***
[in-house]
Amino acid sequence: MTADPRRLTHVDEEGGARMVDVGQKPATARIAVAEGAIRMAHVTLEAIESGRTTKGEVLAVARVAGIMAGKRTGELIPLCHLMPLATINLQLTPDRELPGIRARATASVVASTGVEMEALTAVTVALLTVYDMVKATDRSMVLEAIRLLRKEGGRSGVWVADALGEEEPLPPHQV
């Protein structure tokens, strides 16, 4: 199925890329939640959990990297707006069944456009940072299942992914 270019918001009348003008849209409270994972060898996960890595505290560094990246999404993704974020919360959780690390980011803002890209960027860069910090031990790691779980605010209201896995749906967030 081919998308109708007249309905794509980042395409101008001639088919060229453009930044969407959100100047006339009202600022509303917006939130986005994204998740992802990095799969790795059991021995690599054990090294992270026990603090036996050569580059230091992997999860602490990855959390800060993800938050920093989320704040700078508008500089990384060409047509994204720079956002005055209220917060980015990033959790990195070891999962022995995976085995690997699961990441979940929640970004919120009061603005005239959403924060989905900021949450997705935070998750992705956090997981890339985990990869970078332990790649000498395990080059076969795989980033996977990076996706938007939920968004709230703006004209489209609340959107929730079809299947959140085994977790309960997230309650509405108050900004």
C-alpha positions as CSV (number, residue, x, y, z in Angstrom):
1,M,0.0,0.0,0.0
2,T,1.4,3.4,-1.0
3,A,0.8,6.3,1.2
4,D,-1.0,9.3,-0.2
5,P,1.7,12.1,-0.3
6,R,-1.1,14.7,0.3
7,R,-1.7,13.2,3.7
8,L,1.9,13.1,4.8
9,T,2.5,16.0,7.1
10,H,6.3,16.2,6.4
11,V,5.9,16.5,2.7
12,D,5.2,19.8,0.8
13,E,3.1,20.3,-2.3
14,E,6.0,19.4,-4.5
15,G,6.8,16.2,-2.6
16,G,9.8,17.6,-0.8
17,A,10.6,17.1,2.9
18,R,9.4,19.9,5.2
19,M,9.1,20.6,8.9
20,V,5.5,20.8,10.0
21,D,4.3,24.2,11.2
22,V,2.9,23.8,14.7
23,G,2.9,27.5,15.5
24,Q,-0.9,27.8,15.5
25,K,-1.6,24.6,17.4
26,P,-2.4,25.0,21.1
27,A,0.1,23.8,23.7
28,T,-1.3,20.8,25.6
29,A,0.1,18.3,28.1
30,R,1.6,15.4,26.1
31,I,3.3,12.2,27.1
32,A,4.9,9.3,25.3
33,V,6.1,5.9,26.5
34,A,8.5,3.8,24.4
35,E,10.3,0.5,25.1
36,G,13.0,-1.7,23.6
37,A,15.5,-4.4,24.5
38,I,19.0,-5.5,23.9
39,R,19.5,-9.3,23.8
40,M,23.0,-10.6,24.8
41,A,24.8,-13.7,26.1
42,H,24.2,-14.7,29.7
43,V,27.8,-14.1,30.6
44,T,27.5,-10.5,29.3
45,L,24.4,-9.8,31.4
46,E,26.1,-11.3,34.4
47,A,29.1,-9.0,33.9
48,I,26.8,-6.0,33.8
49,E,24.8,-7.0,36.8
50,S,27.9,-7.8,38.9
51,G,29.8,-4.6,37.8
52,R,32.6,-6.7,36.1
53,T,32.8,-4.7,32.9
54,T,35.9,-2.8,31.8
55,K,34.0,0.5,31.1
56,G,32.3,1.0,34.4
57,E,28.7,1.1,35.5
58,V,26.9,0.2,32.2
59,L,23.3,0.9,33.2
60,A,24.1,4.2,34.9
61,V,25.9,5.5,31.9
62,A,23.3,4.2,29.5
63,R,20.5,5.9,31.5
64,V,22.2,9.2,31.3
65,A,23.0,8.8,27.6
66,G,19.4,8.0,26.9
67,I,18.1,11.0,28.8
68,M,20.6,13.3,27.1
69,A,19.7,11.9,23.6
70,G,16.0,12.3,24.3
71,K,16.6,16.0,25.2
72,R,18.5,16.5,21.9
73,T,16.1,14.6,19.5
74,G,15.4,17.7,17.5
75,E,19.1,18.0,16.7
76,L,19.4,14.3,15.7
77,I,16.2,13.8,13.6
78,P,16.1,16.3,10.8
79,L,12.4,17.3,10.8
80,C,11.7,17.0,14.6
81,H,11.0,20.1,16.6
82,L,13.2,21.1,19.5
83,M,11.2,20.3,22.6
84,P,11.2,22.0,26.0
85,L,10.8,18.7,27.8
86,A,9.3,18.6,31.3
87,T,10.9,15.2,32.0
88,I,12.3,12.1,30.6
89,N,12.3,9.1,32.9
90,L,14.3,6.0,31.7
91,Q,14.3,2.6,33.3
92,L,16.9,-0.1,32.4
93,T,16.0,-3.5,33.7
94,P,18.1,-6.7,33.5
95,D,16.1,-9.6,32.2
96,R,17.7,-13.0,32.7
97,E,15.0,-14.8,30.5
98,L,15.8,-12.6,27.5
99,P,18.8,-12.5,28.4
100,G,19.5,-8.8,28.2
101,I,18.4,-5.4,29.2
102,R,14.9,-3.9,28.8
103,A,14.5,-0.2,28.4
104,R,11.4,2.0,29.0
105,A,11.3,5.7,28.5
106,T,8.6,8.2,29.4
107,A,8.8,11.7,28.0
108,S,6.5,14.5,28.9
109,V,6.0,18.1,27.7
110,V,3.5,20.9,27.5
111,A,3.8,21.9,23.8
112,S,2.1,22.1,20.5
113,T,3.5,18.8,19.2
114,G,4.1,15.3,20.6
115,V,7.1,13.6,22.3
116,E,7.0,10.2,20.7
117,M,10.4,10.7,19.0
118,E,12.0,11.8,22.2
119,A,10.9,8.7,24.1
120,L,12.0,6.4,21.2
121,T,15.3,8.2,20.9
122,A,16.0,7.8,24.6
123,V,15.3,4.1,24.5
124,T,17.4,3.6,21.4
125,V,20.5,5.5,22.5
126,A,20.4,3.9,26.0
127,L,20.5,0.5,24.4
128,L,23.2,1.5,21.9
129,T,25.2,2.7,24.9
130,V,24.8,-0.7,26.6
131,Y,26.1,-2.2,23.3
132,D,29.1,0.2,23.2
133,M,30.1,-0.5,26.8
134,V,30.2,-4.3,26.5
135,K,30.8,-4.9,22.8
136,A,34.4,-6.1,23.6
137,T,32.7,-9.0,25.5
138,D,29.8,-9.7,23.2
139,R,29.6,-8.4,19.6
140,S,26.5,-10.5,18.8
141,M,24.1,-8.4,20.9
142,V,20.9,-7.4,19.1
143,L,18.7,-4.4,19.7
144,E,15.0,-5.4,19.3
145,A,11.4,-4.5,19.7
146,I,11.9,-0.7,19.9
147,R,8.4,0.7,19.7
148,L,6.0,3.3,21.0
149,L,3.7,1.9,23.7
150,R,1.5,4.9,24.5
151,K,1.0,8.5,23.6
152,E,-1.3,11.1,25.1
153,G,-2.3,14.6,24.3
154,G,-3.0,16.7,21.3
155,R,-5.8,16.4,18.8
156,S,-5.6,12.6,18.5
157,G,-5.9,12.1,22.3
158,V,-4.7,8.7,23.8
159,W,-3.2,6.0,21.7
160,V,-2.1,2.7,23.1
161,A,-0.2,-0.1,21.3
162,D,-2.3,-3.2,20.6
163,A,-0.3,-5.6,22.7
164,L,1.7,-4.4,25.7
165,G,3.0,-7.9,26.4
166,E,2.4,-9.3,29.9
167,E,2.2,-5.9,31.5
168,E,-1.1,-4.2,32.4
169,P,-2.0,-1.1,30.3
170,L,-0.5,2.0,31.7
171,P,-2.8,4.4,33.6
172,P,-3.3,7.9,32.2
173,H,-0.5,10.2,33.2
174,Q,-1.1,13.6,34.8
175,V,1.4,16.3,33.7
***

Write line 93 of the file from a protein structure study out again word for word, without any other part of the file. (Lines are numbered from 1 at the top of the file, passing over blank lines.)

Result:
89,N,12.3,9.1,32.9